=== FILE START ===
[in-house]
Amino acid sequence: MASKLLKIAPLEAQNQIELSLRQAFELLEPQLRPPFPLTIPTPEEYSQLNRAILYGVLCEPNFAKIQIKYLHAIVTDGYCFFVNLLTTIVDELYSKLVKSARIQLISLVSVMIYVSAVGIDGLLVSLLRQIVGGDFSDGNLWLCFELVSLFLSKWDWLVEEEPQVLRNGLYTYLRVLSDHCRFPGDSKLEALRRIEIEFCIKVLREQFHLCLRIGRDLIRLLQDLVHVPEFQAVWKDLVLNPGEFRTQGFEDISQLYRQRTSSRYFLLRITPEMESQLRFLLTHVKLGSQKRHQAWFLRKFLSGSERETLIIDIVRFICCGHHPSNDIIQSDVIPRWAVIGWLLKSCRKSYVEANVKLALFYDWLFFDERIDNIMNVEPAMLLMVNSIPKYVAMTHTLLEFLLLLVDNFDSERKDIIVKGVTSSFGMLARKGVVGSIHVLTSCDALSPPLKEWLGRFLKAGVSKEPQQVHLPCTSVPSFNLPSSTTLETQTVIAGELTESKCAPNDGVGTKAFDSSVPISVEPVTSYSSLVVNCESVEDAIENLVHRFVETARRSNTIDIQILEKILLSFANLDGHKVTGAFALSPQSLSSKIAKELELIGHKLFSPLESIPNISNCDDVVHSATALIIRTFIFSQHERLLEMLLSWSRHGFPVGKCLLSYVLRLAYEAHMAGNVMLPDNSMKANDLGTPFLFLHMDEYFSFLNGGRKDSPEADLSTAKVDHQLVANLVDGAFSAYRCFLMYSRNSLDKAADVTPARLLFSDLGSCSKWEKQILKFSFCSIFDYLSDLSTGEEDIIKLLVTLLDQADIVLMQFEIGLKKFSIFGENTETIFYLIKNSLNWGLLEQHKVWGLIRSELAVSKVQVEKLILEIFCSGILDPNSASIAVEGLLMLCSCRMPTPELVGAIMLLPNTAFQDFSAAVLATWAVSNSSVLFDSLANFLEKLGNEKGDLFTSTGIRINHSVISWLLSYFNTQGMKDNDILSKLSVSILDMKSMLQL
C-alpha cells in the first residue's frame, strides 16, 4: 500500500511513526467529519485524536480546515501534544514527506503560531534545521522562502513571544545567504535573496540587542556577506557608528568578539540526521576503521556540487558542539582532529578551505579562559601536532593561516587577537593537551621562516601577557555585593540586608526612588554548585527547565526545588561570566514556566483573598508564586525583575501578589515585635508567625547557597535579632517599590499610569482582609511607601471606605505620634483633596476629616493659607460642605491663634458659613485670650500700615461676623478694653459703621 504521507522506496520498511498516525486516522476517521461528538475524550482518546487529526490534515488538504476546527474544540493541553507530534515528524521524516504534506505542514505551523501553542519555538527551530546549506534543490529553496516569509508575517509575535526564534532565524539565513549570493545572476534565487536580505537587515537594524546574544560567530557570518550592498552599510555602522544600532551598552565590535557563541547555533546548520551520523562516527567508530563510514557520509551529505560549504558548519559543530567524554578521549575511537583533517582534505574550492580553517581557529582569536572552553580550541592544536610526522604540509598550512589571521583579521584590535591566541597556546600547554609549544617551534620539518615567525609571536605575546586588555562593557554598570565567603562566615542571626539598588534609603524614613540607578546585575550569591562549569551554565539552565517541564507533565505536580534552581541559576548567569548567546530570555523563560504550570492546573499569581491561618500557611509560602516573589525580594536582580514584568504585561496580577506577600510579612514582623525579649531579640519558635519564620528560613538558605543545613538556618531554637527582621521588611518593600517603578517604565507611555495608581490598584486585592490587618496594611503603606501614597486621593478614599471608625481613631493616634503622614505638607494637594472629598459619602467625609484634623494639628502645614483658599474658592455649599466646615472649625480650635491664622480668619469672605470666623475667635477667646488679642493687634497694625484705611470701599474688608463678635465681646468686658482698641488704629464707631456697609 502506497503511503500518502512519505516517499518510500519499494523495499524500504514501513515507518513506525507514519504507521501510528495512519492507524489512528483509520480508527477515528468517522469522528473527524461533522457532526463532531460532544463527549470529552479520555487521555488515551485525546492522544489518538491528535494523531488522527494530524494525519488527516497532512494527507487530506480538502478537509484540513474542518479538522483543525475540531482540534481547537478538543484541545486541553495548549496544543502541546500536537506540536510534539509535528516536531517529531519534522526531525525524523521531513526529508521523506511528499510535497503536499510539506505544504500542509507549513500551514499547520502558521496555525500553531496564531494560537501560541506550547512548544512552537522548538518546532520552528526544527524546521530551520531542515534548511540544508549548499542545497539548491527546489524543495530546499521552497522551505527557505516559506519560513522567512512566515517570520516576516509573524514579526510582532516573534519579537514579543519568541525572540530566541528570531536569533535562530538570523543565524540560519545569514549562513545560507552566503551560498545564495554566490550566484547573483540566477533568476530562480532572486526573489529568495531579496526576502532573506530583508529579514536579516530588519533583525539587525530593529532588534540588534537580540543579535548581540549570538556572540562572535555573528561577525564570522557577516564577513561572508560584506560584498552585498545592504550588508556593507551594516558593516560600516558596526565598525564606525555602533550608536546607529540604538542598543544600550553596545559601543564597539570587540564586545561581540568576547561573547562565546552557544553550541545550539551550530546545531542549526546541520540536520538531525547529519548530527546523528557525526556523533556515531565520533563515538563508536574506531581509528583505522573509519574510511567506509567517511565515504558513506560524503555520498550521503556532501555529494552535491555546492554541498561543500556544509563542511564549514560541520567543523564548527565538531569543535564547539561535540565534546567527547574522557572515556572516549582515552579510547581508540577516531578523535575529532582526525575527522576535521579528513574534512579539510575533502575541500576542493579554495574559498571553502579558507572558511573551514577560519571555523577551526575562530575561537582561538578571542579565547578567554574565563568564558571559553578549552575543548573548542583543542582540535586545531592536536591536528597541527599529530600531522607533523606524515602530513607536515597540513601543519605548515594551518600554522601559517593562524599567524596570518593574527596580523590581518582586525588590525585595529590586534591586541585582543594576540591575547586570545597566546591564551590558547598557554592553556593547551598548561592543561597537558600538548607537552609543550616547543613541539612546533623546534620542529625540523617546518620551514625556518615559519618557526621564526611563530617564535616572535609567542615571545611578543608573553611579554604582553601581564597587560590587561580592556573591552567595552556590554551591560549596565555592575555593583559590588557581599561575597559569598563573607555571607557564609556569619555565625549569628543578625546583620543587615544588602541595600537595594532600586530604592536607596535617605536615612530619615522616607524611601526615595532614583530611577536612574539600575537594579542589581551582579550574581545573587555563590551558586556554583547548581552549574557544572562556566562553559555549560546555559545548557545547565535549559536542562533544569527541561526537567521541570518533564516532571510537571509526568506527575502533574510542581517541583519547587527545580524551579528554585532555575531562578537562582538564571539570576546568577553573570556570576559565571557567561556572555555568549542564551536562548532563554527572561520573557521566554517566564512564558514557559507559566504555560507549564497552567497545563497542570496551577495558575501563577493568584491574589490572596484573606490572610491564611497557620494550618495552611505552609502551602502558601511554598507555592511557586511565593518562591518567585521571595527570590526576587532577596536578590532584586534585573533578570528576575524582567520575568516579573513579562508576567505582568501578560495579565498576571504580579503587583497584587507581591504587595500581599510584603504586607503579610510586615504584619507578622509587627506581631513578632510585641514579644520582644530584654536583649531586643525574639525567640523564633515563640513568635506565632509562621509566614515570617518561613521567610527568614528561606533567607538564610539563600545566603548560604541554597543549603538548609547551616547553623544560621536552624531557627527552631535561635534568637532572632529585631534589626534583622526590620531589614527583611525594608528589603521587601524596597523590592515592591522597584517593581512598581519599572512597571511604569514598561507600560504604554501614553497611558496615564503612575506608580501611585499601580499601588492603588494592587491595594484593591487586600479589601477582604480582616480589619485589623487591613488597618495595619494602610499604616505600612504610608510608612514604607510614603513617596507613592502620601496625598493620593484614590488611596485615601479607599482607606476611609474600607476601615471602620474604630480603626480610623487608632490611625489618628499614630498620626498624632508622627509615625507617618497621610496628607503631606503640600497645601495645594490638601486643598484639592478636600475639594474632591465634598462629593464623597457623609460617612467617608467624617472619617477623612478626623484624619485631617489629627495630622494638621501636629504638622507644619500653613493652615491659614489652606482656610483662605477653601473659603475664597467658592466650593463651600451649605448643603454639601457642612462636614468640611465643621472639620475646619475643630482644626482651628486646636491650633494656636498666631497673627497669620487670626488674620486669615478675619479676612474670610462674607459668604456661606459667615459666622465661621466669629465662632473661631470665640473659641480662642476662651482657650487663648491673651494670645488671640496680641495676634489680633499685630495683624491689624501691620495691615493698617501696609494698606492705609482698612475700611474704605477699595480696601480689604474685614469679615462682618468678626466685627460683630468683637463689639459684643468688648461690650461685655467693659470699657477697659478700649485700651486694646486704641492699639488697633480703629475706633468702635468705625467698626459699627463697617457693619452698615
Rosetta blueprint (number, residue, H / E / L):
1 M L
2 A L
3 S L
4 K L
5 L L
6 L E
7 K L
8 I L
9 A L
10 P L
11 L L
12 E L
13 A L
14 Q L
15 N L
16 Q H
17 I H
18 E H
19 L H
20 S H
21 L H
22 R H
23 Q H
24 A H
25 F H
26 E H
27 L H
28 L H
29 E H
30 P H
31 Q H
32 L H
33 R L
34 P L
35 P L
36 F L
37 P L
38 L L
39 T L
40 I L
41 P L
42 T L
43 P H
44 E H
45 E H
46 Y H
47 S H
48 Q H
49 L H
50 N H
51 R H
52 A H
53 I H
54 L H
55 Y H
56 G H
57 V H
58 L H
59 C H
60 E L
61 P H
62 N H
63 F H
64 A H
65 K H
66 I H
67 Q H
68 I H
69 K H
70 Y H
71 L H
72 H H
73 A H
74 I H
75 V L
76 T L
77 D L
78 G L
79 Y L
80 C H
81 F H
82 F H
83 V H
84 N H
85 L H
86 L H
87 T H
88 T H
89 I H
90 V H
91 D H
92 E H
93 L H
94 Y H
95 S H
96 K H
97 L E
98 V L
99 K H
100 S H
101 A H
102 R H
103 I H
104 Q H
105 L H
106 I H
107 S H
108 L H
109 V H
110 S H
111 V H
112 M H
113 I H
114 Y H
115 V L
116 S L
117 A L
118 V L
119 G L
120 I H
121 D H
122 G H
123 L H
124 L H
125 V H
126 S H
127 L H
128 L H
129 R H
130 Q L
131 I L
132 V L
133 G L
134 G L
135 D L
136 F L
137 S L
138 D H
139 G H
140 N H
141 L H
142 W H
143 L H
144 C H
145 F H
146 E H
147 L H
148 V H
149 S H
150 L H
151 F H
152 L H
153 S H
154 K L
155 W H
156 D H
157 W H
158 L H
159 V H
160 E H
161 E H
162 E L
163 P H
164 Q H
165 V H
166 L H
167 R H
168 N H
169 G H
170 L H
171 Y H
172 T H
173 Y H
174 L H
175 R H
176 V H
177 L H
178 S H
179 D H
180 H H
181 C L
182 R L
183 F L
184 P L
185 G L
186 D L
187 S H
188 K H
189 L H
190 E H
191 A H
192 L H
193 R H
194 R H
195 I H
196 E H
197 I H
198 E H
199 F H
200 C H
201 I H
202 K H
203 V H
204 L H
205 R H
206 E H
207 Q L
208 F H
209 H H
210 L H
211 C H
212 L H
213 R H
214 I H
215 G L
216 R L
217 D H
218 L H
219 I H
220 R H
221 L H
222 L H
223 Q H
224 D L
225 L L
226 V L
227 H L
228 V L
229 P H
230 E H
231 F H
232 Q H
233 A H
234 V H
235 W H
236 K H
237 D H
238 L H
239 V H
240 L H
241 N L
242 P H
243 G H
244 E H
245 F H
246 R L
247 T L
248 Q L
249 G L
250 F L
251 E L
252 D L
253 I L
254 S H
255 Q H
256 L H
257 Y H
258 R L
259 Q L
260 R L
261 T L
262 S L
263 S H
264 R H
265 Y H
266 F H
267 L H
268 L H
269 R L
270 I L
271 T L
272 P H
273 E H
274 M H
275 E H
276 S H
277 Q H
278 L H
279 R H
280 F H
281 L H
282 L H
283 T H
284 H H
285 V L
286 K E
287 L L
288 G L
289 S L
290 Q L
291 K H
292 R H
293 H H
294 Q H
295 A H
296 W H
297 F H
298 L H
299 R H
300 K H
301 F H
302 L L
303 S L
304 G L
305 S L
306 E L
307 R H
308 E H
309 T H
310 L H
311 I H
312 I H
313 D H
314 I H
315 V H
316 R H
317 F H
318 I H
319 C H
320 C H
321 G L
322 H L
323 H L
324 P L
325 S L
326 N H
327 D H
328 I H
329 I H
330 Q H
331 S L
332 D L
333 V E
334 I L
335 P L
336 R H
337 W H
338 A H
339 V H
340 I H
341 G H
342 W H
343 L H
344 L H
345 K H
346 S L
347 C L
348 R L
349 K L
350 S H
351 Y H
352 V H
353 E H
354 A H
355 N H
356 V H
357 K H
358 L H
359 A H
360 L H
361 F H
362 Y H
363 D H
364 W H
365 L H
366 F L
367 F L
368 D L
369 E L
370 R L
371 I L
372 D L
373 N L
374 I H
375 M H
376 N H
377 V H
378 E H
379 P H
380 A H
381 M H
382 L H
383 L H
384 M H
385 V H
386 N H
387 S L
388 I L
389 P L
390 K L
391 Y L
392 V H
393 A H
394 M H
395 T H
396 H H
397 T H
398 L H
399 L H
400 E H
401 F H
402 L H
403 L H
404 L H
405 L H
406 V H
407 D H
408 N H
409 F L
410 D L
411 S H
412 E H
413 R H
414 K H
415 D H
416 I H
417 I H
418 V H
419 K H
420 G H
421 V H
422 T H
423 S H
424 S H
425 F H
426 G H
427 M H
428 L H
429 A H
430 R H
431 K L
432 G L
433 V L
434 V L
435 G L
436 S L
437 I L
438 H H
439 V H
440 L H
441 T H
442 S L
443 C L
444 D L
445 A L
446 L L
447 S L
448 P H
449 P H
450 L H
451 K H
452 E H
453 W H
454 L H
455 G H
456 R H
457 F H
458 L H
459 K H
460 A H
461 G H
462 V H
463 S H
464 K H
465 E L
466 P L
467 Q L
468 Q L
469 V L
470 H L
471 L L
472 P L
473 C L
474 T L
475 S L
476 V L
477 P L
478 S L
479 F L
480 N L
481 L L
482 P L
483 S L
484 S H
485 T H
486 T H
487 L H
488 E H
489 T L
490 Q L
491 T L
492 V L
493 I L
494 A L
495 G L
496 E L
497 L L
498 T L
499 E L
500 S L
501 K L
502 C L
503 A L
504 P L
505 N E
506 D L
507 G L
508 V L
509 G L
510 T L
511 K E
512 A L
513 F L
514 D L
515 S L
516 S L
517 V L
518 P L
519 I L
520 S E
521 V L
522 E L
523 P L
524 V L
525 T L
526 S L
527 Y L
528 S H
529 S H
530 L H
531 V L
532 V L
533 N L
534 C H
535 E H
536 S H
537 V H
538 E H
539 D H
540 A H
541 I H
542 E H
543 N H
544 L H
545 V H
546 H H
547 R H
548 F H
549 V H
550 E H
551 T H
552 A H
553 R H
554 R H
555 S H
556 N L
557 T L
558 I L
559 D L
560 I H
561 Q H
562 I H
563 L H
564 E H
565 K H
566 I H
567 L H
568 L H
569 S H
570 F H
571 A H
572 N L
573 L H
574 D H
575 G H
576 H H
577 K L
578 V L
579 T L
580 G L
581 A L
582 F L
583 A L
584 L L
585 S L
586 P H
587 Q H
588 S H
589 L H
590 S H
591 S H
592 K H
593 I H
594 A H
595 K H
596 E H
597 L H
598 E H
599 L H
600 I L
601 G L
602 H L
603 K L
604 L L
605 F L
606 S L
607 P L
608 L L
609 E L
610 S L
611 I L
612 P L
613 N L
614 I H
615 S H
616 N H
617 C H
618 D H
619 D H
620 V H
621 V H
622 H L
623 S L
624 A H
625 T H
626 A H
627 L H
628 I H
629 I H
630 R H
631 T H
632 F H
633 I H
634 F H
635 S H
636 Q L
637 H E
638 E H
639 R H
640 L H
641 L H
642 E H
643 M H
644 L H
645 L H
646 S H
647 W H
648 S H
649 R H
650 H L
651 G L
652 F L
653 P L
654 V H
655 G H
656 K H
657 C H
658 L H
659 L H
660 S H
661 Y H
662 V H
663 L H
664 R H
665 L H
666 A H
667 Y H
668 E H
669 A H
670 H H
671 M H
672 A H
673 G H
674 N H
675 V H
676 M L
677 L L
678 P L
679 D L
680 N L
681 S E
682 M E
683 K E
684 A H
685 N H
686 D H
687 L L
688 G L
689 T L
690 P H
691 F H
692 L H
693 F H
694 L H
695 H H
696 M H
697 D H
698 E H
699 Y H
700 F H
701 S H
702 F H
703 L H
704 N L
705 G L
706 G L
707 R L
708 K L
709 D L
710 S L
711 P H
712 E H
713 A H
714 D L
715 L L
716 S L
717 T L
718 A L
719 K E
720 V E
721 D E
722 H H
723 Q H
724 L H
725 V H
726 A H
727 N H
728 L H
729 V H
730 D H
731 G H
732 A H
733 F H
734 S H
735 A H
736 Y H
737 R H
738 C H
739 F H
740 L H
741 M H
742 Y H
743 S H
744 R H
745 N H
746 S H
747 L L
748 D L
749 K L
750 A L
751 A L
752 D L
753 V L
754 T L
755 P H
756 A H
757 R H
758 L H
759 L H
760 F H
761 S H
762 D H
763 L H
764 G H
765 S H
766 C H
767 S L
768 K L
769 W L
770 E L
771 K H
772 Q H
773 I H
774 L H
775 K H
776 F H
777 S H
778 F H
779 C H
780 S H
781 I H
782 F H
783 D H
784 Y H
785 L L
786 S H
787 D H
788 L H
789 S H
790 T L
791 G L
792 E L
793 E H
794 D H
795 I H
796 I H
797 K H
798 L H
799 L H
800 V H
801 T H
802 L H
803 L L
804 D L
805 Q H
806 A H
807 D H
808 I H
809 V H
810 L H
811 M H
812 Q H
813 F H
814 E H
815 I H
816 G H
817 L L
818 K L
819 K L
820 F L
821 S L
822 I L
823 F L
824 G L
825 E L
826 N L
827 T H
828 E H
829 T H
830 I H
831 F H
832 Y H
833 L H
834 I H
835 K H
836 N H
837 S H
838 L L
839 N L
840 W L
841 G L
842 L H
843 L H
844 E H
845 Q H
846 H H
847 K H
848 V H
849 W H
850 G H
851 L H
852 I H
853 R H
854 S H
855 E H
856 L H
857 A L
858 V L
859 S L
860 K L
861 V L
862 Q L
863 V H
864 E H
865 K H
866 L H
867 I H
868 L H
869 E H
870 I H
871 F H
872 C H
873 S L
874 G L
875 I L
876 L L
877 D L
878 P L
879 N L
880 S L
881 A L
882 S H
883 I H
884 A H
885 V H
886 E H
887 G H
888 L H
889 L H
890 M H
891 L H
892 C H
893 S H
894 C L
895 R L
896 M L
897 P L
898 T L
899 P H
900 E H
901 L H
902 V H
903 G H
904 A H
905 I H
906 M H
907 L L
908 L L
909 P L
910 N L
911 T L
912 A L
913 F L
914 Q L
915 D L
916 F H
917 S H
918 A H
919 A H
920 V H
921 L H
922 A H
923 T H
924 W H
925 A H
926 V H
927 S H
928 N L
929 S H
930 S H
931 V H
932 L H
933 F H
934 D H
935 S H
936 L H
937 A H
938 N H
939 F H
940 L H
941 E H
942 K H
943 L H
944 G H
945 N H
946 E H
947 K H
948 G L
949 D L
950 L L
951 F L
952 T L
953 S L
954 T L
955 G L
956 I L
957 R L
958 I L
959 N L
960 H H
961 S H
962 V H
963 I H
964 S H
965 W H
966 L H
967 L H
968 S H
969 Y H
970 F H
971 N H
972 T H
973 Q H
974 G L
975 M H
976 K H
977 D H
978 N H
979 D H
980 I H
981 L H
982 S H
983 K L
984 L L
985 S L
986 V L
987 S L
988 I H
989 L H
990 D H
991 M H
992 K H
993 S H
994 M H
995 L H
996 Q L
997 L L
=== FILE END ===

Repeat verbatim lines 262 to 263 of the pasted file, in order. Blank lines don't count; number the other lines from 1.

258 R L
259 Q L